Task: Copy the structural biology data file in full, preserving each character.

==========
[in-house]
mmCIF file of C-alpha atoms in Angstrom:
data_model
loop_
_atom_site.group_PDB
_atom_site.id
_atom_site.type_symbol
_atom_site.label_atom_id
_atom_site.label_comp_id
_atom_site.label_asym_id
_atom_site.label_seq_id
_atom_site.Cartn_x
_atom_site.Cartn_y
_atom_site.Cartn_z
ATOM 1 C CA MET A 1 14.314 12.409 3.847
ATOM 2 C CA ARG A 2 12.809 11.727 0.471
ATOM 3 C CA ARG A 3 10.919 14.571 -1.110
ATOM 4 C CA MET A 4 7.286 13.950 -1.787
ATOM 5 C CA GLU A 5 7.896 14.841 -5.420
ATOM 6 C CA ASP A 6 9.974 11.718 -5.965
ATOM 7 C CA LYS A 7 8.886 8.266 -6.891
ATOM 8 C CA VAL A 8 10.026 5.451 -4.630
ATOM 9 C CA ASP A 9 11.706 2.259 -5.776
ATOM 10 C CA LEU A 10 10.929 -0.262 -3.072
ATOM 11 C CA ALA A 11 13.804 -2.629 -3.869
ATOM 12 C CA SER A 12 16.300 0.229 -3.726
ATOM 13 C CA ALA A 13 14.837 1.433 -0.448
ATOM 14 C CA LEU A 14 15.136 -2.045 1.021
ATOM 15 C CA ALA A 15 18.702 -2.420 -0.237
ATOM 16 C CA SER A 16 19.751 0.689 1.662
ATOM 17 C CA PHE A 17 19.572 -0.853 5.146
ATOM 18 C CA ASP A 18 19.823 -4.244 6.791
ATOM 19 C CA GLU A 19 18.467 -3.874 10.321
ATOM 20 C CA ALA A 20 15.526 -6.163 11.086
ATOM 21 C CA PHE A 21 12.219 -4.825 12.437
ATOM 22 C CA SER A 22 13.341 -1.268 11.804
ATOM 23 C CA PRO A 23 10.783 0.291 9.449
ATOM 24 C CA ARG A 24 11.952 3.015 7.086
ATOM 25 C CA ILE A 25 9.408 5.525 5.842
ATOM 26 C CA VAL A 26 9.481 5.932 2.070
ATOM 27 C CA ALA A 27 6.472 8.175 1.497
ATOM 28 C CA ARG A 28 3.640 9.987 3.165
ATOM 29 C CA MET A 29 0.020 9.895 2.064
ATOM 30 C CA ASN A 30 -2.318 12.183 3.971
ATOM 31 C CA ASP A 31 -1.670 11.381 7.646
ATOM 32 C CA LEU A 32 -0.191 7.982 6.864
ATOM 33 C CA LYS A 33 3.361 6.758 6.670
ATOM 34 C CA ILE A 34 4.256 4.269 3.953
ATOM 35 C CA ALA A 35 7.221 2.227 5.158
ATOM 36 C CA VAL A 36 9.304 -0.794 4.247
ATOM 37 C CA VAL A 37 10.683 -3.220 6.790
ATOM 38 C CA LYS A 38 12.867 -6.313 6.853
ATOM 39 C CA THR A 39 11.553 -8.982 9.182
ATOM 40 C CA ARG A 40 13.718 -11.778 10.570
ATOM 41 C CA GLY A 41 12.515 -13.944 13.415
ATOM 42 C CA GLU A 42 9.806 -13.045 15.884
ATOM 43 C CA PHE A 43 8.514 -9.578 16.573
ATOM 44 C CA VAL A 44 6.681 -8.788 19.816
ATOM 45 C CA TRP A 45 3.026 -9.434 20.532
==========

[in-house]
mmCIF file of C-alpha atoms in Angstrom:
data_model
loop_
_atom_site.group_PDB
_atom_site.id
_atom_site.type_symbol
_atom_site.label_atom_id
_atom_site.label_comp_id
_atom_site.label_asym_id
_atom_site.label_seq_id
_atom_site.Cartn_x
_atom_site.Cartn_y
_atom_site.Cartn_z
ATOM 1 C CA MET A 1 14.314 12.409 3.847
ATOM 2 C CA ARG A 2 12.809 11.727 0.471
ATOM 3 C CA ARG A 3 10.919 14.571 -1.110
ATOM 4 C CA MET A 4 7.286 13.950 -1.787
ATOM 5 C CA GLU A 5 7.896 14.841 -5.420
ATOM 6 C CA ASP A 6 9.974 11.718 -5.965
ATOM 7 C CA LYS A 7 8.886 8.266 -6.891
ATOM 8 C CA VAL A 8 10.026 5.451 -4.630
ATOM 9 C CA ASP A 9 11.706 2.259 -5.776
ATOM 10 C CA LEU A 10 10.929 -0.262 -3.072
ATOM 11 C CA ALA A 11 13.804 -2.629 -3.869
ATOM 12 C CA SER A 12 16.300 0.229 -3.726
ATOM 13 C CA ALA A 13 14.837 1.433 -0.448
ATOM 14 C CA LEU A 14 15.136 -2.045 1.021
ATOM 15 C CA ALA A 15 18.702 -2.420 -0.237
ATOM 16 C CA SER A 16 19.751 0.689 1.662
ATOM 17 C CA PHE A 17 19.572 -0.853 5.146
ATOM 18 C CA ASP A 18 19.823 -4.244 6.791
ATOM 19 C CA GLU A 19 18.467 -3.874 10.321
ATOM 20 C CA ALA A 20 15.526 -6.163 11.086
ATOM 21 C CA PHE A 21 12.219 -4.825 12.437
ATOM 22 C CA SER A 22 13.341 -1.268 11.804
ATOM 23 C CA PRO A 23 10.783 0.291 9.449
ATOM 24 C CA ARG A 24 11.952 3.015 7.086
ATOM 25 C CA ILE A 25 9.408 5.525 5.842
ATOM 26 C CA VAL A 26 9.481 5.932 2.070
ATOM 27 C CA ALA A 27 6.472 8.175 1.497
ATOM 28 C CA ARG A 28 3.640 9.987 3.165
ATOM 29 C CA MET A 29 0.020 9.895 2.064
ATOM 30 C CA ASN A 30 -2.318 12.183 3.971
ATOM 31 C CA ASP A 31 -1.670 11.381 7.646
ATOM 32 C CA LEU A 32 -0.191 7.982 6.864
ATOM 33 C CA LYS A 33 3.361 6.758 6.670
ATOM 34 C CA ILE A 34 4.256 4.269 3.953
ATOM 35 C CA ALA A 35 7.221 2.227 5.158
ATOM 36 C CA VAL A 36 9.304 -0.794 4.247
ATOM 37 C CA VAL A 37 10.683 -3.220 6.790
ATOM 38 C CA LYS A 38 12.867 -6.313 6.853
ATOM 39 C CA THR A 39 11.553 -8.982 9.182
ATOM 40 C CA ARG A 40 13.718 -11.778 10.570
ATOM 41 C CA GLY A 41 12.515 -13.944 13.415
ATOM 42 C CA GLU A 42 9.806 -13.045 15.884
ATOM 43 C CA PHE A 43 8.514 -9.578 16.573
ATOM 44 C CA VAL A 44 6.681 -8.788 19.816
ATOM 45 C CA TRP A 45 3.026 -9.434 20.532